Rest in Peace Mandela

Yesterday a great leader passed.  South Africa, and the world will mourn the death of President Nelson Mandela, a figure of great political change and peace.

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This summer I had the great pleasure of visiting South Africa and teaching engineering in a school outside of Cape Town. Although I had briefly studied Mandela in history books, it was not until my trip that I really had the chance to realize the impact this man had on an entire country, and ultimately a whole planet.  For the class  we were assigned to read  the book “Playing the Enemy: Nelson Mandela and the Game That Made a Nation”. To be completely honest, the book was not written in a style that made is an easy read. However the story was incredible.  If I could give one piece of advice to the world today it would be to watch the movie that tells the same story.

Playing the enemy

Here is the trailer to the film.( Invictus trailer) Even if you are uninterested in sports or politics, I still highly recommend it.

During my visit to South Africa, President Mandela was in very poor health. They were not predicting he would make it through the week.  However his health did improve slightly towards the end of our trip, and were able to join in the celebration of his 95th birthday at his former home in Soweto (an urban area outside of Johannesburg). This celebration gave me goosebumps (you can read more about it, and the rest of my trip here). It was so incredible to be a witness a part of history  We signed a poster wishing him a happy birthday. The poster read,  “How privileged we are to live in your time” .

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When I heard the unfortunate news, I reached out to my friends in South Africa, the students from the school.  I wrote on our facebook page that their friends at Mizzou send our love and  prayers. My beautiful friend Paulcia said “His death will surely be the cause of a nation dividing”. Gosh it just broke my heart to hear her say this. The worst part, is that is could quite possibly be true.  I was there. I saw the museum of district 6. I bonded with so many students who’s lives were directly impacted by the changes this man influenced.  There is still a lot of work to be done there regarding equality for all races. There are still many people who harbor hatred for the blacks and coloreds of the country. They are stricken with poverty and prejudice.  With the death of Mandela, a symbol of hope and peace has perished.  It leaves me scared and sad of what this might mean for the country, and what it might mean for my friends at Bellville South. This could be a great opportunity for the nation to rise and unite, but it could also mean uproars of violence and political unrest.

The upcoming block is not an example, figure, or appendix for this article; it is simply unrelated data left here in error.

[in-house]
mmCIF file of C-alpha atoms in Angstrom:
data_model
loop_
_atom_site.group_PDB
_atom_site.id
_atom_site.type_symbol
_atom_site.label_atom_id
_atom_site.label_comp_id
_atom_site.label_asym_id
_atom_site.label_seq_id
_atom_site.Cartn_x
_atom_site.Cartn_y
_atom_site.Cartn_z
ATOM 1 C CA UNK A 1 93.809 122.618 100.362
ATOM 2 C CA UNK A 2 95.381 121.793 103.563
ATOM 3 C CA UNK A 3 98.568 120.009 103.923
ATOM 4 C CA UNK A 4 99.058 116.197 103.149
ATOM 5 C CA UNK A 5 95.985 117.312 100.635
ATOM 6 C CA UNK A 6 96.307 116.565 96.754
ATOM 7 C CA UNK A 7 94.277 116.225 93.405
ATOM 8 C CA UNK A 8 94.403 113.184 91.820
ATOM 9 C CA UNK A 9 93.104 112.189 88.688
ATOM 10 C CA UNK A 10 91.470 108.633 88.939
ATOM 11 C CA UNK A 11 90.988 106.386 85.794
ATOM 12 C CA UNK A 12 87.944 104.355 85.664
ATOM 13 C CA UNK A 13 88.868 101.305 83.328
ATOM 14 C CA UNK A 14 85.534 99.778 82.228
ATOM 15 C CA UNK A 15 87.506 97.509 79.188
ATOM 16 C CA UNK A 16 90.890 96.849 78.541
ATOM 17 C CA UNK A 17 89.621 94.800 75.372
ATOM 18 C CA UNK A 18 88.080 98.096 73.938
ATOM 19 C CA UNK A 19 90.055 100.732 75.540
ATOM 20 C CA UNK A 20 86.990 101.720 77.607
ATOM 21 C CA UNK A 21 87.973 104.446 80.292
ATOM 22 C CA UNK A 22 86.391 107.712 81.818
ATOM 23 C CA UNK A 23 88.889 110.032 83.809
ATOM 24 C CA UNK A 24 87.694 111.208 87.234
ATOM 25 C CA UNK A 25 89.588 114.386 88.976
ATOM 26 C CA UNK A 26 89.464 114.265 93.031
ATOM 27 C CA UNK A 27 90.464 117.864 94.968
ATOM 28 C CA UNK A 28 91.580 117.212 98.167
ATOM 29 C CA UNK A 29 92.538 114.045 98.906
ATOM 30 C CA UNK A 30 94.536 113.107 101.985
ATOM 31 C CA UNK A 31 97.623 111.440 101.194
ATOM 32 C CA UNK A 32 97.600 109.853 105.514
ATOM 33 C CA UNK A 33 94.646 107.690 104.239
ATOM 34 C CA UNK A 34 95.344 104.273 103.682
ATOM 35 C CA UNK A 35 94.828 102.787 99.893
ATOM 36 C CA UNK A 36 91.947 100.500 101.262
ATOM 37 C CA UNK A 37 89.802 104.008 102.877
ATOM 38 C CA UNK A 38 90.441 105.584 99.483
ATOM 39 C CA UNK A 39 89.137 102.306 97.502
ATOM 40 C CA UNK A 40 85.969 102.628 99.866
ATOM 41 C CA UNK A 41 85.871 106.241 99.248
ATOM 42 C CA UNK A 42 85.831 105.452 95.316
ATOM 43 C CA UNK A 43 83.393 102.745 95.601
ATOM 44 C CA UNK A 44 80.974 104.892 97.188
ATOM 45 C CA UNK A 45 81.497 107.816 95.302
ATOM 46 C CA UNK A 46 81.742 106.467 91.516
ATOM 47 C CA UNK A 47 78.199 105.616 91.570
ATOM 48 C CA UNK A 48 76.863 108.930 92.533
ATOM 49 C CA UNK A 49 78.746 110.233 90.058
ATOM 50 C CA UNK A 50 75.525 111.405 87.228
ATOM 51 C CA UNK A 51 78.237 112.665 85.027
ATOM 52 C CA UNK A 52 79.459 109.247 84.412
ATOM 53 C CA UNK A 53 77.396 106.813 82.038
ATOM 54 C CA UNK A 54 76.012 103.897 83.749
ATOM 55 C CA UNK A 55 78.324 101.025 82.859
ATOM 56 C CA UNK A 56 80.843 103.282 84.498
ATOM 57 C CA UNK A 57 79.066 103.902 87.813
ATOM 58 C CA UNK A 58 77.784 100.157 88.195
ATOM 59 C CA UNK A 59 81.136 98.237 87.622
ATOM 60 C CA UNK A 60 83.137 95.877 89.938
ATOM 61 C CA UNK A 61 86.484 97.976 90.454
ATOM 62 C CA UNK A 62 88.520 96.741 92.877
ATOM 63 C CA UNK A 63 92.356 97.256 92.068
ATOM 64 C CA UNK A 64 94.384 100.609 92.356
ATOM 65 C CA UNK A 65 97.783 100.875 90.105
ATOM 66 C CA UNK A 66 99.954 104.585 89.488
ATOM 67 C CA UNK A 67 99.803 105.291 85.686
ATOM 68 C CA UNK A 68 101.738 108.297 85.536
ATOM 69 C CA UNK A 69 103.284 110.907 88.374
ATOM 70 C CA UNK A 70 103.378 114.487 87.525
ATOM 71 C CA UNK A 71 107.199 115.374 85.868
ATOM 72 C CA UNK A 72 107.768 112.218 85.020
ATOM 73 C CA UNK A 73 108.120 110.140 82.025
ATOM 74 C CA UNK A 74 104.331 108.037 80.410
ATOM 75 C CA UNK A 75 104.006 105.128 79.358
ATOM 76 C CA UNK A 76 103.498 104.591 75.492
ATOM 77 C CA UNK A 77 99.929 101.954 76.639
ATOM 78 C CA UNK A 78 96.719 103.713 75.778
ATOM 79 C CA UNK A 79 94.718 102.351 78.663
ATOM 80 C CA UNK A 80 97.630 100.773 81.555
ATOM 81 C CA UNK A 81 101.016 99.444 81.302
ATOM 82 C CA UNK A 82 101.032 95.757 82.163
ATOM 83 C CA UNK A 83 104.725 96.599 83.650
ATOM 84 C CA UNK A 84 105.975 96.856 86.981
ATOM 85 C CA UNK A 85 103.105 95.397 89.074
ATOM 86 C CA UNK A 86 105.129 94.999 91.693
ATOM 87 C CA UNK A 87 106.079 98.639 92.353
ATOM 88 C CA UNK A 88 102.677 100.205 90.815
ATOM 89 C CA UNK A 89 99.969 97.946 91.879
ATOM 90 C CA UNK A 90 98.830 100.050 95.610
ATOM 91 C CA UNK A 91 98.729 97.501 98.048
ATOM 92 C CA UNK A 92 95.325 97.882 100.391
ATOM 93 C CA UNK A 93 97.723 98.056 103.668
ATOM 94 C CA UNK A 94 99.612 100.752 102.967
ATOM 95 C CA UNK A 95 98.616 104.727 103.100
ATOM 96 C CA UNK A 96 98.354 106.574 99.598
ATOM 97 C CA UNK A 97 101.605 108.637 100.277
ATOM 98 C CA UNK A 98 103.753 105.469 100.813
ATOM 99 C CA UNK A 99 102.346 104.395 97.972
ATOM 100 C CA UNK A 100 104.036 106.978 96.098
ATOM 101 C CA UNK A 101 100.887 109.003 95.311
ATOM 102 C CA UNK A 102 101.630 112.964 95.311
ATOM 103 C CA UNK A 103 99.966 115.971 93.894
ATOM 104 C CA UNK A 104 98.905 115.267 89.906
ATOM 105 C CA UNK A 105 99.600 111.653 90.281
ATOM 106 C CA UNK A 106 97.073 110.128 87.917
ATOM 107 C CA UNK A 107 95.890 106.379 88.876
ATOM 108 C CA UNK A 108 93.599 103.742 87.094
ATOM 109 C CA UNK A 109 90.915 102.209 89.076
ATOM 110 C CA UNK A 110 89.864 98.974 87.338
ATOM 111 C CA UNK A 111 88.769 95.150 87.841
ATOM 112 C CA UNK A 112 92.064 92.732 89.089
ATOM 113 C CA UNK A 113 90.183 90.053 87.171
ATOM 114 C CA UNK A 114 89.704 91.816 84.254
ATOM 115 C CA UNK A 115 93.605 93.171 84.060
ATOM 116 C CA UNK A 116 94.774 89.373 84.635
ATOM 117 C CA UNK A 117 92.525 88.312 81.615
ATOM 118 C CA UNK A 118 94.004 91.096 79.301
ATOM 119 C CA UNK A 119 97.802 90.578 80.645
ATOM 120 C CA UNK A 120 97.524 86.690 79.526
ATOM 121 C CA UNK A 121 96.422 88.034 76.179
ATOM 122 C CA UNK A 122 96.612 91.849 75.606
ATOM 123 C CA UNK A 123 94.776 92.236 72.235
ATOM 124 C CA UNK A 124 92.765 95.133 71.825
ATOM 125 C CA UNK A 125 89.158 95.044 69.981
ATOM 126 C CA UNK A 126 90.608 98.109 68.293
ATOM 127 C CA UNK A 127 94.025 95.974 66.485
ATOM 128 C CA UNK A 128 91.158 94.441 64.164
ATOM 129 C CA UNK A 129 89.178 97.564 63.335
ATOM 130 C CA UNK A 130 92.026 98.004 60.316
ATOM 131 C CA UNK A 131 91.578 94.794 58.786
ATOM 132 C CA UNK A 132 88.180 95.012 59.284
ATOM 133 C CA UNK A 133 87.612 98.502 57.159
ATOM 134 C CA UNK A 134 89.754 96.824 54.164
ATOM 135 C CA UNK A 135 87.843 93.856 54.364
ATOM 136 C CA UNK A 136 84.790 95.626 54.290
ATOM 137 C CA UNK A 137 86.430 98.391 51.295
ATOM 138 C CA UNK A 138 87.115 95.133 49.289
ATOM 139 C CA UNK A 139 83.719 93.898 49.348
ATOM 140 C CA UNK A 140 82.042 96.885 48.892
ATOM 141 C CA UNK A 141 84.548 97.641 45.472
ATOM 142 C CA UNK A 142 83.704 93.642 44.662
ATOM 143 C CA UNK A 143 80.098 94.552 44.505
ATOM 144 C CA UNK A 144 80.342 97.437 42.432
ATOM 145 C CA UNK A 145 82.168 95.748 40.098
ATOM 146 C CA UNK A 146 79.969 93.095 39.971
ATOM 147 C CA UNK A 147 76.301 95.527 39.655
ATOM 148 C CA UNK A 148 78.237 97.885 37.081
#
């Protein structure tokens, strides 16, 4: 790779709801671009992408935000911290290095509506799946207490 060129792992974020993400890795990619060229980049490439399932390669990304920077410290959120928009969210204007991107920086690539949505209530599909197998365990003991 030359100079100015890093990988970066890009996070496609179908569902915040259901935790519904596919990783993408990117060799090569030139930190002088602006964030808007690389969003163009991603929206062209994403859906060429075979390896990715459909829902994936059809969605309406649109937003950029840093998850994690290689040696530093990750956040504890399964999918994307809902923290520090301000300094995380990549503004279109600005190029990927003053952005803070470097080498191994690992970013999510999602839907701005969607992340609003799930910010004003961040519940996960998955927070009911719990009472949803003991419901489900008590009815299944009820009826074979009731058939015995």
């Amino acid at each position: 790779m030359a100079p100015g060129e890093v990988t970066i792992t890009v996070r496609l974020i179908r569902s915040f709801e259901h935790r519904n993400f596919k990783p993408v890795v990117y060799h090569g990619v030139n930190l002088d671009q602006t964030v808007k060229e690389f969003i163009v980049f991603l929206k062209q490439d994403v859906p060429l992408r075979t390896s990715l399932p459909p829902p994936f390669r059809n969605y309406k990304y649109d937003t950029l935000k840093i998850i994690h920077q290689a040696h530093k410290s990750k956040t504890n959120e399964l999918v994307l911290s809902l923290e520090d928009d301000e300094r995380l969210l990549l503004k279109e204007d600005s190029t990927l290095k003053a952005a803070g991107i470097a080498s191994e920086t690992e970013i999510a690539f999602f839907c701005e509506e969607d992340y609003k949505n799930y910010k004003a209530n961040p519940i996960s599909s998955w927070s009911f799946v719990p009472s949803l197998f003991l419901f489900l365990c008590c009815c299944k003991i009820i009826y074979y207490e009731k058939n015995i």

bronze

No he was not a prophet or god, but he instilled principles of peace and  acceptance. He came out of 27 years in prison ready to forgive and fight for the people who imprisoned him. I just can’t imagine how much strength it took for him to do the right thing when our human tendencies usually lean towards revenge, anger, self pity,  and  hatred.  Not only did he avoid these, but encouraged so many others to do the same.

I know I will probably not ever be a political figure  and change the habits of a city, let alone a country. Still his actions inspire me to do what is right and loving even when it feels hard. Even when I am hurt and want so badly to seek revenge, ignore, or hurt the person who betrays me, I can follow the example of acting with peace and most importantly love.

"In judging out progress as individuals, we tend to concentrate on external factors such as one's social position, influence and popularity, ealth and standard of education...but internal factors may be even more crucial in assessing one's development as a human being; humility, purity, generosity, absence of vanity, readiness to serve your fellow men - qualities within the reach of every human soul" - Mandela 1977
“In judging out progress as individuals, we tend to concentrate on external factors such as one’s social position, influence and popularity, ealth and standard of education…but internal factors may be even more crucial in assessing one’s development as a human being; humility, purity, generosity, absence of vanity, readiness to serve your fellow men – qualities within the reach of every human soul” – Mandela 1977

This is the Gospel. Even though we sin and turn our backs on the Lord, he sent us his son to love us and teach us how to love one another. It is so easy for us to forget this when we have been hurt.  I do not think that Mandela is a god or prophet, but I do think he is a great example. I have been inspired by him and his actions, and so have many others.  In 1989, he was quoted saying “I stand here before you not at a prophet, but as a humble servant of you the people”.  To me that is truly inspiring and humbling. I want to be a servant of love and peace in this world. To me, that may just mean I have the ability to impact my family, friends, and co workers, but if more people act in this way what a difference it could make.

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I pray that South Africa may mourn in peace and continue in the search of peace and love for one another.

God bless and sien jou later!

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